Compensability of willful death
Considering his apparent intoxication, may Ganal’s death, which resulted from his act of jumping overboard, be considered as directly attributable to him?
Sun.Star Cebu24 Mar 2018DOMINADOR ALMIRANTE email@example.com
On Oct. 16, 2011, petitioners Marlow Navigation Philippines, Inc./Marlow Navigation Co., Ltd. and/or Eileen Morales employed Ricardo Ganal as an oiler aboard the vessel MV Stadt Hamburg. On Sept. 20, 2011, he commenced his employment.
Around 7 o’clock in the evening of April 15, 2012, a party was organized for the crewmen of the vessel while it was anchored at Chittagong, Bangladesh. After finishing his shift at midnight, Ganal joined the party. Around three o’clock in the following morning, the ship captain noticed that Ganal was already drunk. He directed him to return to his cabin and take a rest, which Ganal ignored.
Thus, some crew members were summoned to escort Ganal to his cabin. They attempted to accompany him back to his cabin but he refused. They then tried to restrain him but he resisted and when he found a chance to escape, he ran towards the ship’s railing and, without hesitation, jumped overboard and straight into the sea.
The crew members tried to save and search for him but to no avail. Ganal was later found dead and floating in the water. The medico-legal report showed that the cause of his death was asphyxia by drowning.
After the denial by petitioners, Ganal’s wife Gemma Boragay, for herself and in behalf of their minor children, filed with the National Labor Relations Commission (NLRC) a complaint for among others, recovery of death benefits.
Does this claim prosper?
In the present case, it may be conceded that the death of Ganal took place in the course of his employment, in that it happened at the time and at the place where he was working. However, the accident which produced this tragic result did not arise out of such employment.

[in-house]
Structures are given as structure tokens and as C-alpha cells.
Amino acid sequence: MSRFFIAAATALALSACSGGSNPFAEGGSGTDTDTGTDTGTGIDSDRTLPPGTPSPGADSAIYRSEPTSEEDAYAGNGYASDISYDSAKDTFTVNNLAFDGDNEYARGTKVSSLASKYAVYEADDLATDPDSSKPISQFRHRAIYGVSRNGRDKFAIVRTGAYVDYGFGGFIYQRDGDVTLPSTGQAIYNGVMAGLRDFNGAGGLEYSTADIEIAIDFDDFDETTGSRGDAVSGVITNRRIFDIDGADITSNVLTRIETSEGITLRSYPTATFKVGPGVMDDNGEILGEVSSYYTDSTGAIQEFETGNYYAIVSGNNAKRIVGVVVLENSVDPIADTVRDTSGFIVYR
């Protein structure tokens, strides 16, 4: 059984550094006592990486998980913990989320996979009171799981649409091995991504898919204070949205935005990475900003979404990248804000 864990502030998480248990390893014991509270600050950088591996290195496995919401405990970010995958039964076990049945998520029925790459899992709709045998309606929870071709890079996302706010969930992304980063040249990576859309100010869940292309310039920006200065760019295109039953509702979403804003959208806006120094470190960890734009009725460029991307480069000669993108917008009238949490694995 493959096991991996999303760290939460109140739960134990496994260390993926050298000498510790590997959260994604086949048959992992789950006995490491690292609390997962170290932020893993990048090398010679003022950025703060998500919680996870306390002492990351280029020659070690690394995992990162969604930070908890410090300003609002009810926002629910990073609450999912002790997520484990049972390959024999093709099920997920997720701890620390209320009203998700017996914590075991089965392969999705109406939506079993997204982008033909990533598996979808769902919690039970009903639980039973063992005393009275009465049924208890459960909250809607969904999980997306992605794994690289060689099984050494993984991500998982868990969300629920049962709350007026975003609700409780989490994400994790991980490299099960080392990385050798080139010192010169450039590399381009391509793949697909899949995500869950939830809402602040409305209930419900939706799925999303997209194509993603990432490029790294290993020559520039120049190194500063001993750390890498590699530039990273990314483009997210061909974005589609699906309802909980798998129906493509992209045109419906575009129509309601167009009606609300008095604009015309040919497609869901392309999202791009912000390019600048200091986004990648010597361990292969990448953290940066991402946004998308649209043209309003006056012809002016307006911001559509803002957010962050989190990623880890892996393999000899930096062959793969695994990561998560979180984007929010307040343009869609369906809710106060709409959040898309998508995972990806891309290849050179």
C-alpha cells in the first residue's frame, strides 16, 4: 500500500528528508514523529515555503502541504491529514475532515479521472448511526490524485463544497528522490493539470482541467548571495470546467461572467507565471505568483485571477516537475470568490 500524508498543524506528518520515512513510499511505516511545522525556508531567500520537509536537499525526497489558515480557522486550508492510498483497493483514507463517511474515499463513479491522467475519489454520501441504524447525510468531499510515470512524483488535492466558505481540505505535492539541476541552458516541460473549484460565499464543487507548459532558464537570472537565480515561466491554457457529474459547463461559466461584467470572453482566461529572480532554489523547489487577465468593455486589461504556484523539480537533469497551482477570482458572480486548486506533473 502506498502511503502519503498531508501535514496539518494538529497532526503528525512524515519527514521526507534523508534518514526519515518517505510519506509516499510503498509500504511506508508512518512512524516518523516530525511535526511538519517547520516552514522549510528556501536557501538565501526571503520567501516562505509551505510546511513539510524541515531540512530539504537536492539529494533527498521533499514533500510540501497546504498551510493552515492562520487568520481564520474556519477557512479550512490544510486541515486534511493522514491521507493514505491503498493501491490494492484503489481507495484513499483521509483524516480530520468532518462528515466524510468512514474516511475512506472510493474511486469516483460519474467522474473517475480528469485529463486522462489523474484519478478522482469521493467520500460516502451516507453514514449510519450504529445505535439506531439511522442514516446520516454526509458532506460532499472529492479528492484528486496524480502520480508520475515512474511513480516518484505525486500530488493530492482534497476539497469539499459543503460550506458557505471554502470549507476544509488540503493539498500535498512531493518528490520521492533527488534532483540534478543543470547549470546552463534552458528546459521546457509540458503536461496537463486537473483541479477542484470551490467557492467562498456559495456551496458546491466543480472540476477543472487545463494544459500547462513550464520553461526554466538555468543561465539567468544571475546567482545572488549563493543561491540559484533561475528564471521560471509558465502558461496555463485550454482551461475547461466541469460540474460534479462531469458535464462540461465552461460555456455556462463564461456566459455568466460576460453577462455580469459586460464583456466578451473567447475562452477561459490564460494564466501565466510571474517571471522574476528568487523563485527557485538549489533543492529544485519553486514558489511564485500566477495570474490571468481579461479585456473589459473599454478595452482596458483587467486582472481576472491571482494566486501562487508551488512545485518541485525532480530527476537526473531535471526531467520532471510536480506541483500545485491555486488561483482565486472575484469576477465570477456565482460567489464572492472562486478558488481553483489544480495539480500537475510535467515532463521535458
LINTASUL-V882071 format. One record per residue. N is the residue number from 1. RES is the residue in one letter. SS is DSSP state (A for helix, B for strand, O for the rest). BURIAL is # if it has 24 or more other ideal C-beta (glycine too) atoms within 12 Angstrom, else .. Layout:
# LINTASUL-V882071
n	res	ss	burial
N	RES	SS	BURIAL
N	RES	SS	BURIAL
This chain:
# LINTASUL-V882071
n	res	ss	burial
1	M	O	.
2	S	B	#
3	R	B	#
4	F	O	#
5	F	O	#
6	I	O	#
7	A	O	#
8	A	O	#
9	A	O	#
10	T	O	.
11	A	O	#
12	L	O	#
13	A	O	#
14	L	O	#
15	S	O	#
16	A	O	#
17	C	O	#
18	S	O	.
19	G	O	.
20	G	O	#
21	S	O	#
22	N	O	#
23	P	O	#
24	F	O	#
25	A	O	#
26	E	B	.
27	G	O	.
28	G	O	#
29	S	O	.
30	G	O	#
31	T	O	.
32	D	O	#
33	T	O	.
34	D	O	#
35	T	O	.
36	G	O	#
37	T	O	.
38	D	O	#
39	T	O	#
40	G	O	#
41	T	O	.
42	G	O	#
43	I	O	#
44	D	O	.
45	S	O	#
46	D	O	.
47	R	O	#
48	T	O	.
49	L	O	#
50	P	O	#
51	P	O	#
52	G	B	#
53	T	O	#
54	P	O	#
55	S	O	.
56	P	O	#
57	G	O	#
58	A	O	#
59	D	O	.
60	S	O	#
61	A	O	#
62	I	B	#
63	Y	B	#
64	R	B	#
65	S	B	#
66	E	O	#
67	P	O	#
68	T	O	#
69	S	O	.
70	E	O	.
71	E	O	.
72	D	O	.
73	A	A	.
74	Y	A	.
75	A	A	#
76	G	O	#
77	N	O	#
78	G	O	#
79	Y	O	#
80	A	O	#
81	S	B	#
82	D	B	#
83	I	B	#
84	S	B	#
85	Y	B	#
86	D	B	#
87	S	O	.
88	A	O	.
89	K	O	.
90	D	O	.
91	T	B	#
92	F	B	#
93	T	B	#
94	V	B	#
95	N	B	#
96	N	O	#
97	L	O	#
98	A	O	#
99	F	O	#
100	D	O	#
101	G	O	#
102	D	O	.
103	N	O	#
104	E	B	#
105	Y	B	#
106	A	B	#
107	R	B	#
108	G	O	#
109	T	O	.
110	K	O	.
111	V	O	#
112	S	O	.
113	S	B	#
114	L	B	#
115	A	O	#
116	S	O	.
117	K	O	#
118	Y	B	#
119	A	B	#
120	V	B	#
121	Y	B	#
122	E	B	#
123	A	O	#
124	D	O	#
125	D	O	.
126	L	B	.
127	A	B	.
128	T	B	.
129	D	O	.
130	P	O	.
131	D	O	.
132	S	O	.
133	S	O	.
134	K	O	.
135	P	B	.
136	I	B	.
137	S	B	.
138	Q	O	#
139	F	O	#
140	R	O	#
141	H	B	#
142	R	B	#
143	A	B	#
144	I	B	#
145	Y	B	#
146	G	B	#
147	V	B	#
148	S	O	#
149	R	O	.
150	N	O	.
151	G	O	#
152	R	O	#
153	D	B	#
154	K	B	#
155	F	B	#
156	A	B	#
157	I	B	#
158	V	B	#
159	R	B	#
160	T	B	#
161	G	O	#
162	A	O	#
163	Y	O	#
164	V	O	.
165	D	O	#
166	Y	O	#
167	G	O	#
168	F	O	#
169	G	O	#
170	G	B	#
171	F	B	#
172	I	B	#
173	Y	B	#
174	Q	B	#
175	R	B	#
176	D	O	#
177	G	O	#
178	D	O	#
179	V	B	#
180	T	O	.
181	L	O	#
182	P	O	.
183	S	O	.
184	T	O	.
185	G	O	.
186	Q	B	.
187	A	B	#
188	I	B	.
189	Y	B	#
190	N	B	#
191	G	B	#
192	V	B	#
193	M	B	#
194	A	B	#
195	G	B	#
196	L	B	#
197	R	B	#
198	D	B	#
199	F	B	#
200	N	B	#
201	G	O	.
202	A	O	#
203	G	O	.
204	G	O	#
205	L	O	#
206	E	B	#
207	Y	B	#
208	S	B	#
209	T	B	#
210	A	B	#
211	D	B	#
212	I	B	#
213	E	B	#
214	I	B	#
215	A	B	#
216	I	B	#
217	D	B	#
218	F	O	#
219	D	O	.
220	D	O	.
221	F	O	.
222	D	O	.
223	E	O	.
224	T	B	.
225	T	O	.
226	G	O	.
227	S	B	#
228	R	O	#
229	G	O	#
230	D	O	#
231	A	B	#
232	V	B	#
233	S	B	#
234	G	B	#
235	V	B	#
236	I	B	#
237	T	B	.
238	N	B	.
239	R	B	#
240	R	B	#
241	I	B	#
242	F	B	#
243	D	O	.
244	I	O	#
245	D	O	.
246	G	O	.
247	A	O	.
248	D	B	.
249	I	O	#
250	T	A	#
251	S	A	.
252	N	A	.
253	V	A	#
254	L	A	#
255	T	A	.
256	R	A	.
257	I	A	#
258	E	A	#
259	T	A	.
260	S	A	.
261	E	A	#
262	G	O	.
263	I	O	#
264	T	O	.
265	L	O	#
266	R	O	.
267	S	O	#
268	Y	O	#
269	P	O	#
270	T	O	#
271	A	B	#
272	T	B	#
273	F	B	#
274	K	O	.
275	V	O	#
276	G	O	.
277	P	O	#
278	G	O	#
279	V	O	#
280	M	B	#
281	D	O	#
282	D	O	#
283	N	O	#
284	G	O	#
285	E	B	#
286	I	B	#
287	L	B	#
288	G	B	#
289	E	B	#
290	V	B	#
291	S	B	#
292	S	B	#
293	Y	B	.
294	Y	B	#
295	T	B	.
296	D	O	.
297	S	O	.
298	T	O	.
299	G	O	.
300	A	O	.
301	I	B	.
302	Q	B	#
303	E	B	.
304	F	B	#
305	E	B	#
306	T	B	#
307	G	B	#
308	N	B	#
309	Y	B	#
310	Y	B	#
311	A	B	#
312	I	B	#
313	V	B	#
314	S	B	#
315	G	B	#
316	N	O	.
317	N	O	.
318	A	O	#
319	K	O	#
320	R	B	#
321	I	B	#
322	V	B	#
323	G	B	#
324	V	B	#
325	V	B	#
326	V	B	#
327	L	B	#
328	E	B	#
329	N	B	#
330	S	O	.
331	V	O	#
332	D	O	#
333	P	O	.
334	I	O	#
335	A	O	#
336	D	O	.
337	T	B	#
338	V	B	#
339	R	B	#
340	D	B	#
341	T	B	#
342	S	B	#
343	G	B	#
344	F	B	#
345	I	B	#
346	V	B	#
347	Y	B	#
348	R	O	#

The occasion where Ganal took alcoholic beverages was a grill party organized by the ship officers of MV Stadt Hamburg. It was a social event and Ganal attended not because he was performing his duty as a seaman, but was doing an act for his own personal benefit.
Even if the Court were to adopt a liberal view and consider the grill party as incidental to Ganal’s work as a seaman, his death during such occasion may not be considered as having arisen out of his employment as it was the direct consequence of his decision to jump into the water without coercion nor compulsion from any of the ship officers or crew members.
The hazardous nature of this act was not due specially to the nature of his employment. It was a risk to which any person on board the MV Stadt Hamburg, such as a passenger thereof or an ordinary visitor, would have been exposed had he, likewise, jumped into the sea, as Ganal had.
The necessary question that follows then is whether Ganal’s act was willful. Considering his apparent intoxication, may Ganal’s death, which resulted from his act of jumping overboard, be considered as directly attributable to him?
Contrary to the findings of the CA, both the LA and the NLRC found and ruled in the affirmative.
After a careful review of the records of the case, this Court agrees with the findings and ruling of the LA and the NLRC.
The Court agrees with the LA and the NLRC that the pieces of evidence presented by petitioners, consisting of the testimony of the crew members present at the time of the unfortunate incident, as well as the accident report made by the master of the vessel, prove the willfulness of Ganal’s acts which led to his death.
The term “willful” means “voluntary and intentional”, but not necessarily malicious.
In the case of Mabuhay Shipping Services, Inc. v. National Labor Relations Commission, 271 Phil. 142, 147 (1991), the seaman, in a state of intoxication, ran amuck and committed an unlawful aggression against another, inflicting injury on the latter, so that in his own defense the latter fought back and in the process killed the seaman. This Court held that the circumstances of the death of the seaman could be categorized as a deliberate and willful act on his own life directly attributable to him.
In the same manner, in the instant case, Ganal’s act of intentionally jumping overboard, while in a state of intoxication, could be considered as a deliberate and willful act on his own life which is directly attributable to him (Peralta, J., SC 2nd Division, Marlow Navigation Philippines, Inc., et.al. vs. Heirs of Ricardo Ganal, et.al., G.R. No. 220168, June 07, 2017).
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